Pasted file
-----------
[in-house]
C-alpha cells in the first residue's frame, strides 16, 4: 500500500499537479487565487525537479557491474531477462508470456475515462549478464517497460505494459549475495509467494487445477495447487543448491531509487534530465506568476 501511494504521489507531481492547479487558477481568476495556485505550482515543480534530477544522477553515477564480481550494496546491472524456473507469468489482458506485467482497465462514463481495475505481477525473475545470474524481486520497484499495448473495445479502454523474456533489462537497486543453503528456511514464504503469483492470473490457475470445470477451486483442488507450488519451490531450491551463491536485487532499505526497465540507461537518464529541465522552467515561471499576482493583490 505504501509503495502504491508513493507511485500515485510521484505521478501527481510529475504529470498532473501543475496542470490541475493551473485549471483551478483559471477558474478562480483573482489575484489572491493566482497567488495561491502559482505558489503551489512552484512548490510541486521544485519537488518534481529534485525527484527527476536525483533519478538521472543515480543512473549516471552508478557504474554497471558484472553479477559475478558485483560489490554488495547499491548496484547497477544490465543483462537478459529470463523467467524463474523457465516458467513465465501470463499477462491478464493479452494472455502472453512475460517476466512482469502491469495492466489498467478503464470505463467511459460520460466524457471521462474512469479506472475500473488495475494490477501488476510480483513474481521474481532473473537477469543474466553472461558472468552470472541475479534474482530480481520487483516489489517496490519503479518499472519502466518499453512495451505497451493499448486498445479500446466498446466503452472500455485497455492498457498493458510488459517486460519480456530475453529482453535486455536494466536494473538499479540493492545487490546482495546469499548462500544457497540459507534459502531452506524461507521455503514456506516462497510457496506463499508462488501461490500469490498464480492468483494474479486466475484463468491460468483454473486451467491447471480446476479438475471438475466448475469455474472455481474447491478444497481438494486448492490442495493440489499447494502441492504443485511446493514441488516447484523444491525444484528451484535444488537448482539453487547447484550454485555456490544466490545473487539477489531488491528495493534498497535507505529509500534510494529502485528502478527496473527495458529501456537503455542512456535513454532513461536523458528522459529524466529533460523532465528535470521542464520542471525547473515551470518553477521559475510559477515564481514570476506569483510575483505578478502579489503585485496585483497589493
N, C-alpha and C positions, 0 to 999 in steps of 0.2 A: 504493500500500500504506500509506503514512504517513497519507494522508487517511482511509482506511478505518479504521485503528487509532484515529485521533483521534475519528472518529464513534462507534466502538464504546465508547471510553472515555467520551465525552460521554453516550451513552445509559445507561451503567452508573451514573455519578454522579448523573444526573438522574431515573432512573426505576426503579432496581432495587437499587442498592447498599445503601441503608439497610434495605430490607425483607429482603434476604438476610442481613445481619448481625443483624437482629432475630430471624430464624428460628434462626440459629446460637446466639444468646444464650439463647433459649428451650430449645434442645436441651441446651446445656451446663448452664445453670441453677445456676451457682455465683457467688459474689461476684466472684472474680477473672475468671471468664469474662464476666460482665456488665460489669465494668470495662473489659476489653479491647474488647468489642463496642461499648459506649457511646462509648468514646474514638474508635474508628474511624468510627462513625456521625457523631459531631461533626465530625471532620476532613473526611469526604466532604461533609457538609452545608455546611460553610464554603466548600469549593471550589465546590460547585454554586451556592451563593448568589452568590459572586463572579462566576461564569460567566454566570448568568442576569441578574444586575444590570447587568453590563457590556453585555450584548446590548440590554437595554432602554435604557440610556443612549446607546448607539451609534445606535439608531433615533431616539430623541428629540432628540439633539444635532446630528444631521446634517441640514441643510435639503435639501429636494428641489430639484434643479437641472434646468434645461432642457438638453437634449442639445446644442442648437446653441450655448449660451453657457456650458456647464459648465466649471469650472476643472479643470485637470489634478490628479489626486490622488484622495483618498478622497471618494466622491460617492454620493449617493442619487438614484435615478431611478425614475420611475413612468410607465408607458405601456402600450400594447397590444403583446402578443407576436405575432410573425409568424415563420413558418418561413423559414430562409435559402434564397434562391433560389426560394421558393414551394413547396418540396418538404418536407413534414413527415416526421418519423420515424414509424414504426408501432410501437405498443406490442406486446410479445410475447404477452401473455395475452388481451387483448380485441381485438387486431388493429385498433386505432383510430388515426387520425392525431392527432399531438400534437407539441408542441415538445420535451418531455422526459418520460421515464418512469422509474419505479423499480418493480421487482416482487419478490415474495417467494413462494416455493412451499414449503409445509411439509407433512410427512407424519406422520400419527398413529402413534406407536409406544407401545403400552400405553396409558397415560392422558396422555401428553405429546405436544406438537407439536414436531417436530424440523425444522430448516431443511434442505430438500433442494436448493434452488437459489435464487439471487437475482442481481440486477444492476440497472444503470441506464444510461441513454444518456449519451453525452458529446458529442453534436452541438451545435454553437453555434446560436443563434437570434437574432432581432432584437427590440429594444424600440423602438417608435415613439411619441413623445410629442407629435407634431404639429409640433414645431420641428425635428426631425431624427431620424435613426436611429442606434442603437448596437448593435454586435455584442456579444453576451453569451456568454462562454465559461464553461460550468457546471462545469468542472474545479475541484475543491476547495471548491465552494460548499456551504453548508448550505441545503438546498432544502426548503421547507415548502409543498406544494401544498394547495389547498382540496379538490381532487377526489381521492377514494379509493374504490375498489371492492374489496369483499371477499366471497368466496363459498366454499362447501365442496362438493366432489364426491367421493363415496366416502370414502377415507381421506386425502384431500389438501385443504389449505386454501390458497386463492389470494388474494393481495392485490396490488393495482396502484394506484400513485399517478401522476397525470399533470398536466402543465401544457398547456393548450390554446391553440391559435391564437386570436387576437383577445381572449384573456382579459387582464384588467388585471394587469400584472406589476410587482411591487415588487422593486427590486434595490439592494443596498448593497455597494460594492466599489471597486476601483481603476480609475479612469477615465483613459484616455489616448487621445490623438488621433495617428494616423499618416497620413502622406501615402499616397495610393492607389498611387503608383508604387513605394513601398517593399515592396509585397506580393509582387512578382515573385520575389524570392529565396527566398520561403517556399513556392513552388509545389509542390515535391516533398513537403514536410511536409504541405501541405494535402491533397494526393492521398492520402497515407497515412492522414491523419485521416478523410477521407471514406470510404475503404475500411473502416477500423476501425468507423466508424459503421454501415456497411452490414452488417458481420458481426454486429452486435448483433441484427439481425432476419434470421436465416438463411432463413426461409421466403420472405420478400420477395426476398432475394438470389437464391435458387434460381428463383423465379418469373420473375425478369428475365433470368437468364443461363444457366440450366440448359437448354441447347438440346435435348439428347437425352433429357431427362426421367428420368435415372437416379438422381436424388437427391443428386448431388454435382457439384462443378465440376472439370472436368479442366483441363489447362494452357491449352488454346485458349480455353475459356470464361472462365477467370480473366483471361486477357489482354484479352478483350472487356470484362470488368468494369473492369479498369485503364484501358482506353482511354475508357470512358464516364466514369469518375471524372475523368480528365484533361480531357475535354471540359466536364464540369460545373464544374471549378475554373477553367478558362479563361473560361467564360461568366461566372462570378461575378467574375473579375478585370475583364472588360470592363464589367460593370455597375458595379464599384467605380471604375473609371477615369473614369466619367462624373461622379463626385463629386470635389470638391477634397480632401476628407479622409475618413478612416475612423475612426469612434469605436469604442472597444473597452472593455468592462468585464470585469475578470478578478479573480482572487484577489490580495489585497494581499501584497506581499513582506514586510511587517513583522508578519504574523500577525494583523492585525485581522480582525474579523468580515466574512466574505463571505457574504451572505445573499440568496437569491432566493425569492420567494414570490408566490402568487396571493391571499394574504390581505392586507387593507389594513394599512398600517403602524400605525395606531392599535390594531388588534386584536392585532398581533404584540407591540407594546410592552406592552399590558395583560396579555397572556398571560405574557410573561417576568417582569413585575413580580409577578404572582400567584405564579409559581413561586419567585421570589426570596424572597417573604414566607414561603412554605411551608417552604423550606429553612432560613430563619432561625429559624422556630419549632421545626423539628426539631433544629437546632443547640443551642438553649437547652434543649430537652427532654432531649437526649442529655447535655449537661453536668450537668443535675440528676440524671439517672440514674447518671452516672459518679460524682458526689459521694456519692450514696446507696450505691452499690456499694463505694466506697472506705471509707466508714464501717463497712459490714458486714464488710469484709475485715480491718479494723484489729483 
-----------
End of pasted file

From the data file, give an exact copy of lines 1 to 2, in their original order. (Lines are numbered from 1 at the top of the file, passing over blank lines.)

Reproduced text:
[in-house]
C-alpha cells in the first residue's frame, strides 16, 4: 500500500499537479487565487525537479557491474531477462508470456475515462549478464517497460505494459549475495509467494487445477495447487543448491531509487534530465506568476 501511494504521489507531481492547479487558477481568476495556485505550482515543480534530477544522477553515477564480481550494496546491472524456473507469468489482458506485467482497465462514463481495475505481477525473475545470474524481486520497484499495448473495445479502454523474456533489462537497486543453503528456511514464504503469483492470473490457475470445470477451486483442488507450488519451490531450491551463491536485487532499505526497465540507461537518464529541465522552467515561471499576482493583490 505504501509503495502504491508513493507511485500515485510521484505521478501527481510529475504529470498532473501543475496542470490541475493551473485549471483551478483559471477558474478562480483573482489575484489572491493566482497567488495561491502559482505558489503551489512552484512548490510541486521544485519537488518534481529534485525527484527527476536525483533519478538521472543515480543512473549516471552508478557504474554497471558484472553479477559475478558485483560489490554488495547499491548496484547497477544490465543483462537478459529470463523467467524463474523457465516458467513465465501470463499477462491478464493479452494472455502472453512475460517476466512482469502491469495492466489498467478503464470505463467511459460520460466524457471521462474512469479506472475500473488495475494490477501488476510480483513474481521474481532473473537477469543474466553472461558472468552470472541475479534474482530480481520487483516489489517496490519503479518499472519502466518499453512495451505497451493499448486498445479500446466498446466503452472500455485497455492498457498493458510488459517486460519480456530475453529482453535486455536494466536494473538499479540493492545487490546482495546469499548462500544457497540459507534459502531452506524461507521455503514456506516462497510457496506463499508462488501461490500469490498464480492468483494474479486466475484463468491460468483454473486451467491447471480446476479438475471438475466448475469455474472455481474447491478444497481438494486448492490442495493440489499447494502441492504443485511446493514441488516447484523444491525444484528451484535444488537448482539453487547447484550454485555456490544466490545473487539477489531488491528495493534498497535507505529509500534510494529502485528502478527496473527495458529501456537503455542512456535513454532513461536523458528522459529524466529533460523532465528535470521542464520542471525547473515551470518553477521559475510559477515564481514570476506569483510575483505578478502579489503585485496585483497589493